In South Australia we have allocated the postcode of Whyalla Stuart (5608) on the east coast of the Eyre Peninsula. The postcode has a relatively high number of sole parents and couples where both partners are not working (indicating retirees). In terms of Adelaide and surrounds we have included the following eight postcodes: Elizabeth Park (5113) and Elizabeth Vale (5112) in the northern suburbs, Birkenhead (5015) in Port Adelaide, the inner city postcode of Brompton (5007), the southern suburb of Warradale (5046), the outer southern suburbs of Christies Beach (5165) and Christies Downs (5164). The final postcode is Northern Heights (5253) on the Murray River.

All of these postcodes, except Brompton, have a relatively high proportion of sole parents as well as elderly residents. Although we stress that there are variations between the postcodes. Brompton, for example, has a younger population and a relatively high proportion of tenants experiencing housing stress.

Map 44 Group 4 postcodes in greater Adelaide

map-44
We have only allocated three NSW postcodes to this group. Tweed Heads (2485), near the Gold Coast (not included in the map below), has a high median age and a high proportion of couples where both partners are not working. At the same time it has a relatively high proportion of tenants experiencing housing stress. In inner city Sydney, the postcodes of Ultimo (2007) and Waterloo (2017) have a younger population and a high proportion of tenants experiencing housing stress.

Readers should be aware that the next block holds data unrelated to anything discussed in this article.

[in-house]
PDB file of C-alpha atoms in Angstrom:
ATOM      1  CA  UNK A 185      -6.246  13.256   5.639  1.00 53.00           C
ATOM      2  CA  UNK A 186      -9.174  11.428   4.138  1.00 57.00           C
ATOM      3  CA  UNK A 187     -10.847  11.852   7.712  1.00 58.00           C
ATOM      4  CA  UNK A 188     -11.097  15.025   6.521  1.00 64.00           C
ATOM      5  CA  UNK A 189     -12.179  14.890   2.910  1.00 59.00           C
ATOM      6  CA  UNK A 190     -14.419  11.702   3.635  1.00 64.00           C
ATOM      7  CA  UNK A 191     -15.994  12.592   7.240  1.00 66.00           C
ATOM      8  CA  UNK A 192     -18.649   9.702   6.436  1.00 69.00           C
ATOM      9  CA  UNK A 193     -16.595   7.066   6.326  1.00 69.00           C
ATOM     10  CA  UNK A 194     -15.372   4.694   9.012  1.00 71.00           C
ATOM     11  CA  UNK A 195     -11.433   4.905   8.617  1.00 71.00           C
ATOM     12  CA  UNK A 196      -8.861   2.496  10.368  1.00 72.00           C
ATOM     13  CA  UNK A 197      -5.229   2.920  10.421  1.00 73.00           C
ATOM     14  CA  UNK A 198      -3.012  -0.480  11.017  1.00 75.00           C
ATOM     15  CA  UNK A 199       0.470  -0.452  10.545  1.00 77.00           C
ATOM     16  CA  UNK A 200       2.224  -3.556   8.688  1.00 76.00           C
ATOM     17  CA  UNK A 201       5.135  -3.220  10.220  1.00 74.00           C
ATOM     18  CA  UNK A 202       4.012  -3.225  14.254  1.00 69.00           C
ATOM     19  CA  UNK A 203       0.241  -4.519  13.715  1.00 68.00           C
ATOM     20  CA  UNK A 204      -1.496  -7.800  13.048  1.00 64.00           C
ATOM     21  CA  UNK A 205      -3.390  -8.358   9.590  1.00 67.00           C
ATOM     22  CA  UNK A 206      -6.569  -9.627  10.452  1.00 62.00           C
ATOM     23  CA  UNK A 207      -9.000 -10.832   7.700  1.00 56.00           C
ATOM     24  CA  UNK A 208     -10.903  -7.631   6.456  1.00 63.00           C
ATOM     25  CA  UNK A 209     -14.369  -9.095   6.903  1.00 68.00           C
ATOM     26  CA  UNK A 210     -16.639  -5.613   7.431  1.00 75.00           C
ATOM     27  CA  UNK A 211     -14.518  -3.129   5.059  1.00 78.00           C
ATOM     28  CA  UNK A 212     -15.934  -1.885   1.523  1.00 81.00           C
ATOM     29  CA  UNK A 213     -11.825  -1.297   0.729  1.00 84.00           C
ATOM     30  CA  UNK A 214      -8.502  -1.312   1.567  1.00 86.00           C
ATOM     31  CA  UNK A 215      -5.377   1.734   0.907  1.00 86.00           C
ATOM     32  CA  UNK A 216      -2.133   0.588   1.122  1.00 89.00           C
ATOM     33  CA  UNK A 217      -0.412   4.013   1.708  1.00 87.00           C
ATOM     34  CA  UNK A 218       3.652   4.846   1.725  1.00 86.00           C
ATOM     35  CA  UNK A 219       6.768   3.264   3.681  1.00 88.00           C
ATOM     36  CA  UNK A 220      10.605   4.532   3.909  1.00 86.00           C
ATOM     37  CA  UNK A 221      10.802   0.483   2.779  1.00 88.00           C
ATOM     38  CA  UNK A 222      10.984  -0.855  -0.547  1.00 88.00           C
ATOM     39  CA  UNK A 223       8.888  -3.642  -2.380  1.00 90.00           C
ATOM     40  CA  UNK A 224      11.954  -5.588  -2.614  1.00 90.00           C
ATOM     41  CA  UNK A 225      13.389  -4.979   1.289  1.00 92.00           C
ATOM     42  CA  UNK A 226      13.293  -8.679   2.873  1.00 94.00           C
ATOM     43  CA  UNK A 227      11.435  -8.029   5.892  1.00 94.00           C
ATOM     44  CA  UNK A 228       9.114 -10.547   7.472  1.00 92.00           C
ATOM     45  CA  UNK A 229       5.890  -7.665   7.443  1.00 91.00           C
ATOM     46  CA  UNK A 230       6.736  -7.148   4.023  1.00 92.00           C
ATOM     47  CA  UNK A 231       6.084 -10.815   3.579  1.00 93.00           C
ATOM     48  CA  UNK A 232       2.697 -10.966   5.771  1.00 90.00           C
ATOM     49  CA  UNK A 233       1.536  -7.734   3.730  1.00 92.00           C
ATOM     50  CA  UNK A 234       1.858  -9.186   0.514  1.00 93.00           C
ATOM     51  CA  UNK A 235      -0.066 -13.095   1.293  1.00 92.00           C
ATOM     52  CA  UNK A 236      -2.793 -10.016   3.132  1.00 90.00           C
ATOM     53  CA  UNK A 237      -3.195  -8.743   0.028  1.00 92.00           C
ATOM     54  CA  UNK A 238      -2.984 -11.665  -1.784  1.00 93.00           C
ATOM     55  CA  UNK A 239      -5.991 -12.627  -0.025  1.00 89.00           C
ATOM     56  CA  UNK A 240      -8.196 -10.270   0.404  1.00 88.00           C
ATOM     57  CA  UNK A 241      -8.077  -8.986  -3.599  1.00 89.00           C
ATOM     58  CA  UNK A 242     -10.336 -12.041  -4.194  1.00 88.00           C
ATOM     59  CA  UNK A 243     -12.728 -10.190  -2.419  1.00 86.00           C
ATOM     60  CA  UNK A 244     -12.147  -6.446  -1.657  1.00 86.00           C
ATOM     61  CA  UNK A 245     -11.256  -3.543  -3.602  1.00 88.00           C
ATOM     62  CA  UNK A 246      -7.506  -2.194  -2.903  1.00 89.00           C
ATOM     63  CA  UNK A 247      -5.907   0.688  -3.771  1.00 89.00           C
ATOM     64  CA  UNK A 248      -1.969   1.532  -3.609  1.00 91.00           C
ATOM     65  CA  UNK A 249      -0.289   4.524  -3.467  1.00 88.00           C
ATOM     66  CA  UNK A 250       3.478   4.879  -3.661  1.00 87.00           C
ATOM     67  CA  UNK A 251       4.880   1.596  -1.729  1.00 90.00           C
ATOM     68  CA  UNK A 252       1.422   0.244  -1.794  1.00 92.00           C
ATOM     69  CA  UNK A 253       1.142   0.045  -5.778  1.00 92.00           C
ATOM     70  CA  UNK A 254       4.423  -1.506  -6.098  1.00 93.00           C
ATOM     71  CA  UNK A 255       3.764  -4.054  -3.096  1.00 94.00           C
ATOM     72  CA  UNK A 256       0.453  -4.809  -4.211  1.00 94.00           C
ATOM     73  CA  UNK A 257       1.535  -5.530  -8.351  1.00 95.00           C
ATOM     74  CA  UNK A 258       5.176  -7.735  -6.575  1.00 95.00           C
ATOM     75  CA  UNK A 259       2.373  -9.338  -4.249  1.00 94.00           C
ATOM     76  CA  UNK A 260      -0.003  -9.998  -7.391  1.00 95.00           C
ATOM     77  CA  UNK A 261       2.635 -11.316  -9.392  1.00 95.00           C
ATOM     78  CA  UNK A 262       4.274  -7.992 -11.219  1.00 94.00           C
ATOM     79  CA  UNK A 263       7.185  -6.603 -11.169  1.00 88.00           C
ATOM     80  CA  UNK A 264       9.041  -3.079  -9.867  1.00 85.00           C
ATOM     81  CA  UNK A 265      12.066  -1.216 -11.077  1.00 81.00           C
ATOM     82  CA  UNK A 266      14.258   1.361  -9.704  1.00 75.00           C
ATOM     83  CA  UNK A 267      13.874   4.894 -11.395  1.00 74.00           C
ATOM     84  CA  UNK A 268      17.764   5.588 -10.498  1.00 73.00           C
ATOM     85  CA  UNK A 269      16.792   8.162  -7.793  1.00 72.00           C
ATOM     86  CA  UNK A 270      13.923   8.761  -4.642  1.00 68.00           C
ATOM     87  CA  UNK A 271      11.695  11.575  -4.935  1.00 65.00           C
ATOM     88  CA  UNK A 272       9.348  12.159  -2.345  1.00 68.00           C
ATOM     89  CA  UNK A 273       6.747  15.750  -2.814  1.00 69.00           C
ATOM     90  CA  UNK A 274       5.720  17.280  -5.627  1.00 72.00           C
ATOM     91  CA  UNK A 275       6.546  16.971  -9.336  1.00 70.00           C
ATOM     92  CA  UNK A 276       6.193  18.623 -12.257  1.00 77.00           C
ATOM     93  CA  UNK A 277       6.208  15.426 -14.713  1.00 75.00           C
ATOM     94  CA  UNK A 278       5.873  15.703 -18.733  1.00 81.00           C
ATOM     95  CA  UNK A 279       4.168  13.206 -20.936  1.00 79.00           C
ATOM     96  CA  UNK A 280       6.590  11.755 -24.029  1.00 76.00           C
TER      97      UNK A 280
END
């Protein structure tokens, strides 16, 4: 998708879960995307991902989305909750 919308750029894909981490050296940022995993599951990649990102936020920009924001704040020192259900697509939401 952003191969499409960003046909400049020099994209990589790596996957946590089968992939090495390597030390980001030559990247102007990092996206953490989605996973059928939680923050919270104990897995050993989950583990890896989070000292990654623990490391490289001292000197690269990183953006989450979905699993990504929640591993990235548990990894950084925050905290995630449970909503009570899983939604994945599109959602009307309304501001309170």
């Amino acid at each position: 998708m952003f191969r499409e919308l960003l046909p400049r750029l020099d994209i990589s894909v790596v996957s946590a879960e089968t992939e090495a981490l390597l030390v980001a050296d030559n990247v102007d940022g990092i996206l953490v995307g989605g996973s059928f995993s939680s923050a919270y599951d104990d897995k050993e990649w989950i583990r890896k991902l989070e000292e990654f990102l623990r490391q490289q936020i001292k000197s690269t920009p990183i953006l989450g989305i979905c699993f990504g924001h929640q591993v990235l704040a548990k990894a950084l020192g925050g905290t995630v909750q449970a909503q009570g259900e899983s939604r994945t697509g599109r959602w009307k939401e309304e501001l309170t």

Map 45 Group 4 postcodes in Sydney

map-45

In the Queensland postcodes of Noosaville (4566), Bellara (4507), Maroochydore (4558), Noosa Heads (4567), Ningi (4511), Margate (4019), Redcliffe (4020) and Buddina (4575), the median age is significantly higher than Queensland’s median age (36) as well as having a greater proportion of couple households where both are not working. This indicates that these postcodes have a high number of retirees. Despite a higher proportion of households owning their homes outright in these postcodes compared to the CBD and inner-city postcodes discussed above, housing stress is prevalent and the majority is in relation to rentals. In Labrador (4215) and Chermside (4032) the median age is lower and there is a greater mix of young households, sole parents and elderly households. The final postcode is the inner city area of Woolloongabba (4102) where the median age (31) is considerably lower but nearly 60% of households rent their homes and housing stress is high.

Map 46 Group 4 postcodes in South East Queensland

map-46
Group 5, small households with median income experiencing housing stress, is somewhat similar to group 4 as it includes a mix of students and younger couples. While the median weekly income for this group is $1,522 the income distribution shows that the top earning quartile accounts for a much smaller proportion of earners than the lowest earning quartile. In Sydney (postcode 2000), for example, the highest income quartile (earning $75,000 per annum or more) accounts for approximately 20% of earners while the lowest quartile (earning less than $21,400) accounts for 45% of earners.